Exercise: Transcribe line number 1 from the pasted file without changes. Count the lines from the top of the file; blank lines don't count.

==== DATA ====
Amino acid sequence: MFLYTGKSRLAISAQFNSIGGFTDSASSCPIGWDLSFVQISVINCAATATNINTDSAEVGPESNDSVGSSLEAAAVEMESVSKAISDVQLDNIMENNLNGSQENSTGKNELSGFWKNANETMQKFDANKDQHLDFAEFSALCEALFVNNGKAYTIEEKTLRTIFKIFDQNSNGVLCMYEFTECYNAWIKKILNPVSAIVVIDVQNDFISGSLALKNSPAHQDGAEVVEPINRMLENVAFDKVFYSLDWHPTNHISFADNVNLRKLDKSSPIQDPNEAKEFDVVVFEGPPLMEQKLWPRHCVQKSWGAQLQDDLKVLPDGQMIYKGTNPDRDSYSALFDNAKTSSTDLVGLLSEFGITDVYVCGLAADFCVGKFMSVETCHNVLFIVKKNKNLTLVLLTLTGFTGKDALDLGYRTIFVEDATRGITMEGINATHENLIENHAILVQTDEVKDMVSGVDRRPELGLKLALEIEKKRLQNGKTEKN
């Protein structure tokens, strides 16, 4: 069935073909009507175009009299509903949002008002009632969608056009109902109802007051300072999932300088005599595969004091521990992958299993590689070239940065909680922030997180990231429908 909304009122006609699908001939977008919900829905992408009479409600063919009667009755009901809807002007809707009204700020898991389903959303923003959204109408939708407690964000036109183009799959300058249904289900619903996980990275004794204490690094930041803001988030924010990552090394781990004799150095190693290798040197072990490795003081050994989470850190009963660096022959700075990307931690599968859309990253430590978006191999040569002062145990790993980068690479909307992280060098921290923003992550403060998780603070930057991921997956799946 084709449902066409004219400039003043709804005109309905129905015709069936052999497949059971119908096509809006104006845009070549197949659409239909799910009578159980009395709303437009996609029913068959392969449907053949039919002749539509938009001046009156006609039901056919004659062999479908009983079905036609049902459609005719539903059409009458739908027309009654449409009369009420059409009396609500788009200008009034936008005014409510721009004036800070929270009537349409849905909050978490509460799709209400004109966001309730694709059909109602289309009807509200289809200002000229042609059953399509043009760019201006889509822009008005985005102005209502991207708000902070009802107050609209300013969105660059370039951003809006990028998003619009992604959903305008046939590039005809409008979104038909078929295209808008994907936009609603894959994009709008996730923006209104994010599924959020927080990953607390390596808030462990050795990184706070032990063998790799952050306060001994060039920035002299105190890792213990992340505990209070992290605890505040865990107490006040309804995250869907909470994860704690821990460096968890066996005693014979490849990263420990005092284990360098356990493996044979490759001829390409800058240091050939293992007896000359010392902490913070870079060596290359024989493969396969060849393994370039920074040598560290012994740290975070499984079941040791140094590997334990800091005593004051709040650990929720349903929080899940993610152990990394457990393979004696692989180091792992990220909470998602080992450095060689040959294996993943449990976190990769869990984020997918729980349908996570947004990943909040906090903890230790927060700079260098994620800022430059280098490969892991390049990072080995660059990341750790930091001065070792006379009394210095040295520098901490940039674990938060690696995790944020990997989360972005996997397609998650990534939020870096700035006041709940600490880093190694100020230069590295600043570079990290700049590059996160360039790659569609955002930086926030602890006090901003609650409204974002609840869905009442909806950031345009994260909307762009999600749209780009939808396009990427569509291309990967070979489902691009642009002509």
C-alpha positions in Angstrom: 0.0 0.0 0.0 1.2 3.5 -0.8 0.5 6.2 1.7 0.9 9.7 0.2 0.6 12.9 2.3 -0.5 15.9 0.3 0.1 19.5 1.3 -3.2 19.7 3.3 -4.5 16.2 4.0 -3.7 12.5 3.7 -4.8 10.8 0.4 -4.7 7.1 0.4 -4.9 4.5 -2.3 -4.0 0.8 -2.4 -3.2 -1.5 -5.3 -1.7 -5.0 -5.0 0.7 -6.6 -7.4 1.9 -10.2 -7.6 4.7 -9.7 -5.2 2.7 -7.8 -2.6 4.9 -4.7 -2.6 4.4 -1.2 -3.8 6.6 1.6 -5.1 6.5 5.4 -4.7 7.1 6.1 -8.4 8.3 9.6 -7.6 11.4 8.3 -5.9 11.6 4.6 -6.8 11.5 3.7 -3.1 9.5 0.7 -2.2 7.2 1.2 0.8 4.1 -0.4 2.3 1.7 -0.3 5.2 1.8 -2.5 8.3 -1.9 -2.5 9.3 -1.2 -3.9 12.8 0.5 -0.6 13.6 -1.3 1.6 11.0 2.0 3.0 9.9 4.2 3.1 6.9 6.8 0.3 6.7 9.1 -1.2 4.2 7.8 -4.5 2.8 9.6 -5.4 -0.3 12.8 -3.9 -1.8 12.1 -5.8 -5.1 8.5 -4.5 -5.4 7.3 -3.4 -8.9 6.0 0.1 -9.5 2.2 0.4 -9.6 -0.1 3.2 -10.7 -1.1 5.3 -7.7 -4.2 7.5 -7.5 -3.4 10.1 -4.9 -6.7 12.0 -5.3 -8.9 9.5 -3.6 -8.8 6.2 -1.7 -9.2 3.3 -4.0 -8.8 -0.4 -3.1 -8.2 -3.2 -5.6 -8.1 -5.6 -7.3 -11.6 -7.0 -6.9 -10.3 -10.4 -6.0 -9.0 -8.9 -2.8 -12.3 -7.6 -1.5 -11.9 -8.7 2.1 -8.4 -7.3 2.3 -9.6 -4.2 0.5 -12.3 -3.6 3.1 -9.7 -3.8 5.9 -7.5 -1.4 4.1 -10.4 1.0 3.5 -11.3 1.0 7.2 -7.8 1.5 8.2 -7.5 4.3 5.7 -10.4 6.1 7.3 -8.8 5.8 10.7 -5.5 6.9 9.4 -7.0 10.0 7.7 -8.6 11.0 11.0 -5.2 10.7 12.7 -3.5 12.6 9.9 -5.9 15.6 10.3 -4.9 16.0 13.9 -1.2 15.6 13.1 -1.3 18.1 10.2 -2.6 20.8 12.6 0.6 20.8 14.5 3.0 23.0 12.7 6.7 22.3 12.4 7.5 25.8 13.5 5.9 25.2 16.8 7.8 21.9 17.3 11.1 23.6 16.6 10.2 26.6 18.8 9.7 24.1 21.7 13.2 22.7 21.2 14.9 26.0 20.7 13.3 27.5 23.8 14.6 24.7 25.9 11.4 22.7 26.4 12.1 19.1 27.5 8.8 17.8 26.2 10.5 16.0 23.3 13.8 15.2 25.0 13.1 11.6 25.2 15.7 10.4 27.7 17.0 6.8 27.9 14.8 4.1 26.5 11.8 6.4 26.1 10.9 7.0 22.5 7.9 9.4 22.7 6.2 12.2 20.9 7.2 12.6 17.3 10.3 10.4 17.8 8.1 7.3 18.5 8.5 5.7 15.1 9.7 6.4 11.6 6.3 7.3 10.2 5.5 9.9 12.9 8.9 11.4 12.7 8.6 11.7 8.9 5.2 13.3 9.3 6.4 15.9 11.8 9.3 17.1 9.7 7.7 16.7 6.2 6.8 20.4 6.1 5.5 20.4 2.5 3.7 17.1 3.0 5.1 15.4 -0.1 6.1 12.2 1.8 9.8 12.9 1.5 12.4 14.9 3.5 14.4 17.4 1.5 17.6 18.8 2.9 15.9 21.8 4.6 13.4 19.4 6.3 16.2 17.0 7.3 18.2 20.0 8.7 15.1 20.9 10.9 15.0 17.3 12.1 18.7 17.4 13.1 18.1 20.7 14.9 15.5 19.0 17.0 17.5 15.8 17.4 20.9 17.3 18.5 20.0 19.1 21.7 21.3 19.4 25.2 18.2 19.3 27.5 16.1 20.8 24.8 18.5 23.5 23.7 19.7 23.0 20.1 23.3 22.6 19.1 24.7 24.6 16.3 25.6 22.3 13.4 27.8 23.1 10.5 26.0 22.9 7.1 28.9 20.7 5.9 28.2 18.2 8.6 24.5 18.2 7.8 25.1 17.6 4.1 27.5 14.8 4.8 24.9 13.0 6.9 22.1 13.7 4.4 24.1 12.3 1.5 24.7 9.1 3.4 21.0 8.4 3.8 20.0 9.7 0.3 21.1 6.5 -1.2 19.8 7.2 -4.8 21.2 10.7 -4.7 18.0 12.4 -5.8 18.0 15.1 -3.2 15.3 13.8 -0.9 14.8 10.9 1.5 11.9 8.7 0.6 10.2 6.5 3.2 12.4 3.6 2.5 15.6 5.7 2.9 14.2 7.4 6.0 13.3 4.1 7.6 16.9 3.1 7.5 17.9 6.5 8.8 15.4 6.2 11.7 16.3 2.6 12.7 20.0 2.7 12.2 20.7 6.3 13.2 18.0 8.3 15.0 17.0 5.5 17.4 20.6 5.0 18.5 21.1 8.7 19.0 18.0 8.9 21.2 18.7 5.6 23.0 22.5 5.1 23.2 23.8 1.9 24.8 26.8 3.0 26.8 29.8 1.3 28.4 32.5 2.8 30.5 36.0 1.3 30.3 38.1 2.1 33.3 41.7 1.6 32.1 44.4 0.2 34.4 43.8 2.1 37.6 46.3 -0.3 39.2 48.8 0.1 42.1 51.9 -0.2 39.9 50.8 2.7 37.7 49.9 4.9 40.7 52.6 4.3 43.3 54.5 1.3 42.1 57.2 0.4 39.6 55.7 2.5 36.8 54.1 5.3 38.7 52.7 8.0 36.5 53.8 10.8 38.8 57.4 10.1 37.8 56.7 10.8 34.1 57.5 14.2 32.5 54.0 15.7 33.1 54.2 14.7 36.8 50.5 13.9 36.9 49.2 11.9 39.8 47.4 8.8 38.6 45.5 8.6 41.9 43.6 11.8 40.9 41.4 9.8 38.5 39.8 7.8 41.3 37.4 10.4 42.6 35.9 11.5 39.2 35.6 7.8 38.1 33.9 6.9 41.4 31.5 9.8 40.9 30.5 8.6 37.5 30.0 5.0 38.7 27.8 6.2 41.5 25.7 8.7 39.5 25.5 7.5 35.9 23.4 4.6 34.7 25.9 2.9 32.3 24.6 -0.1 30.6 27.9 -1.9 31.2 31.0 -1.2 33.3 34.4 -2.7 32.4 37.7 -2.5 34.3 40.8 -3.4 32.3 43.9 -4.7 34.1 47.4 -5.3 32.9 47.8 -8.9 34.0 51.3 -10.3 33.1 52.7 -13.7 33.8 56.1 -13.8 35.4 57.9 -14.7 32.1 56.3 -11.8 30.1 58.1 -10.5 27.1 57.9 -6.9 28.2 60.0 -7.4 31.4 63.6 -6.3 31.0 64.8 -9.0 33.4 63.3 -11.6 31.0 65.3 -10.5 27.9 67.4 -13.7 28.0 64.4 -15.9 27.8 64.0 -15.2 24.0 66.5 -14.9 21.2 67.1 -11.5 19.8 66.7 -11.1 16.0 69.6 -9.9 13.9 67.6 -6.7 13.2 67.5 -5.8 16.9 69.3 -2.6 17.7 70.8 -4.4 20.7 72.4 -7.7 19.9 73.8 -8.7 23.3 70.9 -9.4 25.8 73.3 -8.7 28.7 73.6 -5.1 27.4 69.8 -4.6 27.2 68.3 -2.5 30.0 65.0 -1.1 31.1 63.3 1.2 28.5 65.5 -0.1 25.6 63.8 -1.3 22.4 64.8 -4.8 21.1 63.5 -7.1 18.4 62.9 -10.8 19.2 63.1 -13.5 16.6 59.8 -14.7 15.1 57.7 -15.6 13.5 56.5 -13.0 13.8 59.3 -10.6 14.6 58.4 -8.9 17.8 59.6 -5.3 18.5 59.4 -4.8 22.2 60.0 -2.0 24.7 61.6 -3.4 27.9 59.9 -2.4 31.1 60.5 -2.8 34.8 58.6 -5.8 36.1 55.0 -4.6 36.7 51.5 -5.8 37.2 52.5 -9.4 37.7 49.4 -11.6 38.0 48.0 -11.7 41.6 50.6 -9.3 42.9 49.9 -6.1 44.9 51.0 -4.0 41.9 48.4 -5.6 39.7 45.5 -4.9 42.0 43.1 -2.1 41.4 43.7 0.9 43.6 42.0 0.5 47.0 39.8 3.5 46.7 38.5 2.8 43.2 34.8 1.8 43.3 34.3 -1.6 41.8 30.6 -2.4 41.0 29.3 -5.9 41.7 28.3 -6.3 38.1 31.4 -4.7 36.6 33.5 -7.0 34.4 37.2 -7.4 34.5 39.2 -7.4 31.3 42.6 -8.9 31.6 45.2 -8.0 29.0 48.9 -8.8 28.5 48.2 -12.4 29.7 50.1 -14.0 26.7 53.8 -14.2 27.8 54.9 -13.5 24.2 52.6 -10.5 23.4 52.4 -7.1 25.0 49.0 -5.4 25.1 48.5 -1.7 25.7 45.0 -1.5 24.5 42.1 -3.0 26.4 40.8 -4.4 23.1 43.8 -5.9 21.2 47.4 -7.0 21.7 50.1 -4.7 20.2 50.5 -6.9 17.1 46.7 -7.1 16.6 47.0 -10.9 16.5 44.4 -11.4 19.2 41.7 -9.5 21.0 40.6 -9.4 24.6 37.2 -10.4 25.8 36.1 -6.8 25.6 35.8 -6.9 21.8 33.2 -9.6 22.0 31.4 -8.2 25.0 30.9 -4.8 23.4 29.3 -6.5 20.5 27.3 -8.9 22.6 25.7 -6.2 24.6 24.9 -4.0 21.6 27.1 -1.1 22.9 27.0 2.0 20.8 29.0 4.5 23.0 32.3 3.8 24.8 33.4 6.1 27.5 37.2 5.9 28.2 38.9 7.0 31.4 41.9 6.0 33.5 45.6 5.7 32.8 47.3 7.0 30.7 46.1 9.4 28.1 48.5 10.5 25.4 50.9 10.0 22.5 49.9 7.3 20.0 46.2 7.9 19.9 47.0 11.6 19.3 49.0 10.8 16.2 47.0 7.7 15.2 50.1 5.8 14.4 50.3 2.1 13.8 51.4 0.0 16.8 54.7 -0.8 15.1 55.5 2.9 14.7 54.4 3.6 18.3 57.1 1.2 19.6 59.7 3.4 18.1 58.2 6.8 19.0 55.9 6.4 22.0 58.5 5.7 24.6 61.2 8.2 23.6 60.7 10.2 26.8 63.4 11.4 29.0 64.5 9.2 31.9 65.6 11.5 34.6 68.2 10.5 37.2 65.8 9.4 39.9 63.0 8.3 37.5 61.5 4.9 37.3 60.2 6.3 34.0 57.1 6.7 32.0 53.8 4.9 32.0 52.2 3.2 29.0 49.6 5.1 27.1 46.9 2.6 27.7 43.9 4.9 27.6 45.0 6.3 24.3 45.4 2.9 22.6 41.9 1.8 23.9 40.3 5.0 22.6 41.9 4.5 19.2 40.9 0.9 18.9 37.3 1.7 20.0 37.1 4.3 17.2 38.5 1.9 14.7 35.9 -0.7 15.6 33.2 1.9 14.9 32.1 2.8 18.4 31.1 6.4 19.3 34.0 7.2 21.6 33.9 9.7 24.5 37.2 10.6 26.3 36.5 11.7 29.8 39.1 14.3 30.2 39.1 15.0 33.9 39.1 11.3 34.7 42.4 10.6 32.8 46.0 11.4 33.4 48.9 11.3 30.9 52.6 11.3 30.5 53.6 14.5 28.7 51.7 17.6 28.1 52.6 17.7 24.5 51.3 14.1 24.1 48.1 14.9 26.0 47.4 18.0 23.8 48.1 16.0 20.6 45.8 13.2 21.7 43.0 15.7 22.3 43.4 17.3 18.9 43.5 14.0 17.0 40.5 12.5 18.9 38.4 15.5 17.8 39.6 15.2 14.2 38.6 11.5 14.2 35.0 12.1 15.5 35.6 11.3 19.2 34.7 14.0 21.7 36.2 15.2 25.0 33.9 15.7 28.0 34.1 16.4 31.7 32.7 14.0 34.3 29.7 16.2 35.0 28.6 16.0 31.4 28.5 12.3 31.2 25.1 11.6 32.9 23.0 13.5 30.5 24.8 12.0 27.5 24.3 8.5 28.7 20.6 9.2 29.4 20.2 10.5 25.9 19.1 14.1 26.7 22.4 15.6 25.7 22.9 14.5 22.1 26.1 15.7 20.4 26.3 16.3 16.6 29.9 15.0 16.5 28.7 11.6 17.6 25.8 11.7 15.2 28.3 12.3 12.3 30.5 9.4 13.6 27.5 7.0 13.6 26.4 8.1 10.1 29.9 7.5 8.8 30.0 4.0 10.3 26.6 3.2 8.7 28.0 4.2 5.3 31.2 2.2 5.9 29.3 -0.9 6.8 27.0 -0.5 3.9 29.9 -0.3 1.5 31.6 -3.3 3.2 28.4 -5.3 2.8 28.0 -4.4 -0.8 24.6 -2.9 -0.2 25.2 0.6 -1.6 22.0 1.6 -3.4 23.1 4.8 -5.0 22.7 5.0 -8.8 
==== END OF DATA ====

Amino acid sequence: MFLYTGKSRLAISAQFNSIGGFTDSASSCPIGWDLSFVQISVINCAATATNINTDSAEVGPESNDSVGSSLEAAAVEMESVSKAISDVQLDNIMENNLNGSQENSTGKNELSGFWKNANETMQKFDANKDQHLDFAEFSALCEALFVNNGKAYTIEEKTLRTIFKIFDQNSNGVLCMYEFTECYNAWIKKILNPVSAIVVIDVQNDFISGSLALKNSPAHQDGAEVVEPINRMLENVAFDKVFYSLDWHPTNHISFADNVNLRKLDKSSPIQDPNEAKEFDVVVFEGPPLMEQKLWPRHCVQKSWGAQLQDDLKVLPDGQMIYKGTNPDRDSYSALFDNAKTSSTDLVGLLSEFGITDVYVCGLAADFCVGKFMSVETCHNVLFIVKKNKNLTLVLLTLTGFTGKDALDLGYRTIFVEDATRGITMEGINATHENLIENHAILVQTDEVKDMVSGVDRRPELGLKLALEIEKKRLQNGKTEKN